A spokesperson for the foreign ministry of China said ICBC was working on minimising the impact of the ransomware attack.
The US arm of one of China’s biggest banks has become the latest victim of a ransomware attack, disrupting trades in the US treasury market.
ICBC Financial Services, a unit of the Industrial and Commercial Bank of China (ICBC) in the US, said it is investigating a ransomware attack that disrupted some of its systems, according to multiple media reports.
Wang Wenbin, a spokesperson for the foreign ministry of China, told a news conference that the ICBC is trying to minimise the impact of the attack.
“ICBC has been closely monitoring the matter and has done its best in emergency response and supervisory communication,” the spokesperson said.
A commercial bank owned by the Chinese state, ICBC is the largest bank in China by market capitalisation and one of the largest in the world. The latest ransomware attack only affects the US wing of its international operations.
Camellia Chan, CEO and co-founder of Flexxon, said that the attack on ICBC shows that “no organisation is ever safe” from the threat of ransomware.
“Both old and new gangs and threat actors are always plotting their next move. In fact, ransomware had a record month in September,” Chan explained.
“And we all know the consequences can be disastrous. Just look at Moveit from earlier this year – cybercriminals accessed data from a whole host of businesses and governments, including Shell and the US Department of Energy, and is still being felt today.”
First reported on in June, the global Moveit breach, in which hackers exploited a zero-day vulnerability in the file transfer software, affected companies and government agencies on both sides of the Atlantic, including banks, universities, insurance and healthcare providers.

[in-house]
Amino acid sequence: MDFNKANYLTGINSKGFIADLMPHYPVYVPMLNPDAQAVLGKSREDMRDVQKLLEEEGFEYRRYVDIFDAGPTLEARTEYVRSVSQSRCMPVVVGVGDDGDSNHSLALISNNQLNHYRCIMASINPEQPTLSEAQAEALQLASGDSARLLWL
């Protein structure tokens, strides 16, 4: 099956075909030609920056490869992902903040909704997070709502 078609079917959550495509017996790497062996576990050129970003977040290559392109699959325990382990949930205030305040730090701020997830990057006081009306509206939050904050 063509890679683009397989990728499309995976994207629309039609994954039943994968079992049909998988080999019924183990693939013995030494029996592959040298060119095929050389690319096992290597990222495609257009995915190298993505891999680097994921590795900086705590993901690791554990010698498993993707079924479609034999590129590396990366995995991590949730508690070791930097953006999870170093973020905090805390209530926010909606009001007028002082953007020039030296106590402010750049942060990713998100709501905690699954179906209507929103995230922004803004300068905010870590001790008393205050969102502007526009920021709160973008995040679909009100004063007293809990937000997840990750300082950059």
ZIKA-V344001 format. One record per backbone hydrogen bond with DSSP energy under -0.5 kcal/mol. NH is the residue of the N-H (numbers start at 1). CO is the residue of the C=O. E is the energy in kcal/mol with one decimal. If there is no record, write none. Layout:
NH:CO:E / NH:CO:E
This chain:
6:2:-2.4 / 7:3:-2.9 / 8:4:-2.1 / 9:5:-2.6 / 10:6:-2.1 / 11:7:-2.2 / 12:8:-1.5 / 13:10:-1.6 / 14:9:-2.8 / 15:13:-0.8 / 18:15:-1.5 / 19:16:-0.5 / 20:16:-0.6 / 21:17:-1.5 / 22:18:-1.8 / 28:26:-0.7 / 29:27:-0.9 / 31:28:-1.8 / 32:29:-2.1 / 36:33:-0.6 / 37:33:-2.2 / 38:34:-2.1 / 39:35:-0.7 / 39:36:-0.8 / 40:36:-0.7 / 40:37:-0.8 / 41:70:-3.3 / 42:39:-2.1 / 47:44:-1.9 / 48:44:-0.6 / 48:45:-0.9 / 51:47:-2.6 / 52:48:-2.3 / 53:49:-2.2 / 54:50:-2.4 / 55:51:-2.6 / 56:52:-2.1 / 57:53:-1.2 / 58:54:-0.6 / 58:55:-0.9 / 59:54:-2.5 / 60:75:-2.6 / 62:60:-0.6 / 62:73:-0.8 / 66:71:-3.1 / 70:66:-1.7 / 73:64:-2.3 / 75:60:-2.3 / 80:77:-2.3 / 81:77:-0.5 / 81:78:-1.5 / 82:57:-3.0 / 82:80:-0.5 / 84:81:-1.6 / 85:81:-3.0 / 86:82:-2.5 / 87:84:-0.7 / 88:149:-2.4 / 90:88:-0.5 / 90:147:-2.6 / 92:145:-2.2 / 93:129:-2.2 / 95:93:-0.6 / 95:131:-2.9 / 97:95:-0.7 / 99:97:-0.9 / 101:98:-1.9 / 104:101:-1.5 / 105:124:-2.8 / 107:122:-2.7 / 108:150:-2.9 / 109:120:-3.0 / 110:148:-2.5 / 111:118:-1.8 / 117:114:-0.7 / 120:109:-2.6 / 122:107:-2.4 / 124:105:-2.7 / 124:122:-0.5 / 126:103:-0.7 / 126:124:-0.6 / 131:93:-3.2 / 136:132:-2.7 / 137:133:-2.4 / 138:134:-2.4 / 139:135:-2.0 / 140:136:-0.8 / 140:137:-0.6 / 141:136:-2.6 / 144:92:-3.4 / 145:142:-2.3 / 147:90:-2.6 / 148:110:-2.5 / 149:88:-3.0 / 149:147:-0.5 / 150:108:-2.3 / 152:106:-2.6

Microsoft attributed the hack exploiting the Moveit zero-day vulnerability to Lace Tempest, a reportedly Russian-speaking cybercrime group known for similar ransomware operations and running the Clop extortion site.
While the ICBC attack has already disrupted trades in the US treasury market, Chan wonders if the “damage will stop there”.
“The good news is, it appears the bank acted swiftly by isolating affected systems, and investigations are ongoing – but this will no doubt shake organisations across the globe,” she went on.
“To meet the fast-evolving threat landscape, organisations need to be proactive in recognising security gaps and must address those with innovative, proven solutions at both the software and the hardware layer.”
According to Bloomberg, the ICBC attack can be traced to ransomware group LockBit, which earlier this year took responsibility for a data breach affecting one of the largest dental care and oral health insurance providers in the US, affecting 9m people.
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